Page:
Marking the end of a rather tumultuous summer, Festival Nº6 provided a welcome weekend of escape from the real world.
Indeed, the disassociation from reality that comes with being in a field with a bunch of strangers for a weekend is amplified at Nº6. Taking place in Portmeirion, an Italian-inspired tourist village home to pastel coloured houses and picturesque views, it’s impossible to imagine anything bad happening at Festival Nº6. And it didn’t. While the weather may have had other plans, Nº6 persevered in a way other festivals have proved unable to do this ‘summer,’ making for a soggy, but perfectly wonderful weekend. There’s a lot to do at Nº6, and though it felt at points like there were gaping holes lacking good music, this only left room for exploration. Wander into the woods to discover those stages on the lineup that you spent the rest of the weekend looking for, walk around the village and stumble into a game of human chess, or, as you would have done on Sunday discover varying covers of Beatles tracks celebrating the 50th anniversary of Sgt Pepper. At one point I found myself learning to Charleston in a funny little room at the top of a winding staircase. It’s hard to convey the magic of Nº6 in words.
Championing new music, the weekend saw a host of the most exciting new bands take to the stages of Nº6. While arriving on Friday meant missing the likes of Kidsmoke, Honeyblood and Natalie McCool, PINS provided the perfect soundtrack to tent-pitching, and despite not being able to see it, their chants of “Everyone says we’re no good / we don’t do what we should” in ‘Bad Thing’ bellowing from the main stage sounded massively triumphant. The celebration of new music continued across the weekend, with Saturday seeing Ten Tonnes, Cabbage and The Slow Readers Club take over the festival. Plus, with a last-minute surprise in the form of Brighton’s Black Honey – frontwoman Izzy Baxter hypnotising the audience with her doll-like stare – Saturday was a definite highlight. It was, however, Superfood, who stole the show. As the sun finally squeezed its way through the clouds, the four-piece stormed through a triumphant set celebrating the release of their new album Bambino. With the likes of ‘Natural Supersoul’ Superfood showcased an infectiously danceable new sound to a willing audience.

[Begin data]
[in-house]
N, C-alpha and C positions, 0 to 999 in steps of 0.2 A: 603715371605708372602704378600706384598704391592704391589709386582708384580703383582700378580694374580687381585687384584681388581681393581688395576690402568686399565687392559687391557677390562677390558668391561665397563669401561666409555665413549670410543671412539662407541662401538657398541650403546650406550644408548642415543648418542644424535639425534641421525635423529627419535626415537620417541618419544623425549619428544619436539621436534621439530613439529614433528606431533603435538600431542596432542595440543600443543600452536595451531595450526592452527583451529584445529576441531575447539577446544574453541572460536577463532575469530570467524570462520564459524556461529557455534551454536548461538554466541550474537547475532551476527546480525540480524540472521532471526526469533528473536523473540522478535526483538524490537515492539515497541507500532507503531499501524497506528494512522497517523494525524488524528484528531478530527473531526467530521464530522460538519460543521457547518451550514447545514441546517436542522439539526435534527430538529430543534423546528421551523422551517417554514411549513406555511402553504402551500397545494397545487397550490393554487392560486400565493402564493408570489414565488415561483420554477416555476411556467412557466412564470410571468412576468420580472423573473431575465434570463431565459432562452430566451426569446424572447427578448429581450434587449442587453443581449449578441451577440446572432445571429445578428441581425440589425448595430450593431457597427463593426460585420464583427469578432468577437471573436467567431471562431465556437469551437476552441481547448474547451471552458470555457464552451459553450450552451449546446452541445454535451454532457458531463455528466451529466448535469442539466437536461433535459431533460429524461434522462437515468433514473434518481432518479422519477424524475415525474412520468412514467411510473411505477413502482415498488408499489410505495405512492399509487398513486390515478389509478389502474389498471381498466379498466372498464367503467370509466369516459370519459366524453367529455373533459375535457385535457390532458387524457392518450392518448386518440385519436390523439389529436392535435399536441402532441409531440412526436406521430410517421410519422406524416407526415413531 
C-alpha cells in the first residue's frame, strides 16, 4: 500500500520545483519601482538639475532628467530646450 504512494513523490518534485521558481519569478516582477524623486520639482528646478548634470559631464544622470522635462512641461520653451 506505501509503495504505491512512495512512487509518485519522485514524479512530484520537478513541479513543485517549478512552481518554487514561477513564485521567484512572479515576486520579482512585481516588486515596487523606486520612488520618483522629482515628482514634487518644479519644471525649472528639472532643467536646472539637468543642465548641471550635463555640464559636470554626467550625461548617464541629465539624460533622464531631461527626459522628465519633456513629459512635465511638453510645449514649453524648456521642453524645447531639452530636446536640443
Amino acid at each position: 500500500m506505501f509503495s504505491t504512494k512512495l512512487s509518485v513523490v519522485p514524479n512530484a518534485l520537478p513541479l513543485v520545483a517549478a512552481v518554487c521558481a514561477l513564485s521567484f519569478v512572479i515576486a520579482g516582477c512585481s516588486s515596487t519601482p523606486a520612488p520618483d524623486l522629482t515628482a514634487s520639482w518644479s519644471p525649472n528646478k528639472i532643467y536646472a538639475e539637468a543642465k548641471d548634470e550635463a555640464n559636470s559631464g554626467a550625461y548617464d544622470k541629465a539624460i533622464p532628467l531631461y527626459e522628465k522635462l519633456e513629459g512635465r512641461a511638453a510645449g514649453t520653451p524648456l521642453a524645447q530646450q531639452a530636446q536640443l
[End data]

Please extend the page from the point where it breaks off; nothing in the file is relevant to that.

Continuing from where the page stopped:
It seems the smaller acts and tents triumphed at Nº6. Following raucous sets from both Jagwar Ma and The Cribs in the Grand Pavilion (both likely to have filled the main stage but only benefited from the atmosphere of a smaller tent) Bloc Party seemed to pale in comparison. Though inarguably better than Friday’s headliner (I’ve never seen a headline set quite so empty as it was for Mogwai), Bloc Party lacked something.
Sunday was the saving grace for the main stage. Rag ‘n’ Bone Man stole the entire festival with his vocals alone, before The Flaming Lips took to the stage for their show. I’ll put my hands up and admit I’ve never actively listened to The Flaming Lips; it didn’t matter. In fact, while their tracks aren’t bad, they seem to acts more as a backdrop for their showcase than anything else. With multiple costume changes, including a rideable unicorn, a giant ball and something that looked like tin foil, Wayne Coyne and co were in their element – “We feel like we’re in the exact place we should be,” he remarked mid story about a triple rainbow that had covered the village earlier in the day. Indeed, for a festival site so wacky, The Flaming Lips were the perfect closing to a wonderfully bizarre festival.
Words: Melissa Svensen / @MelYeaahh
Photos: Jon Mo / @JonMoPhoto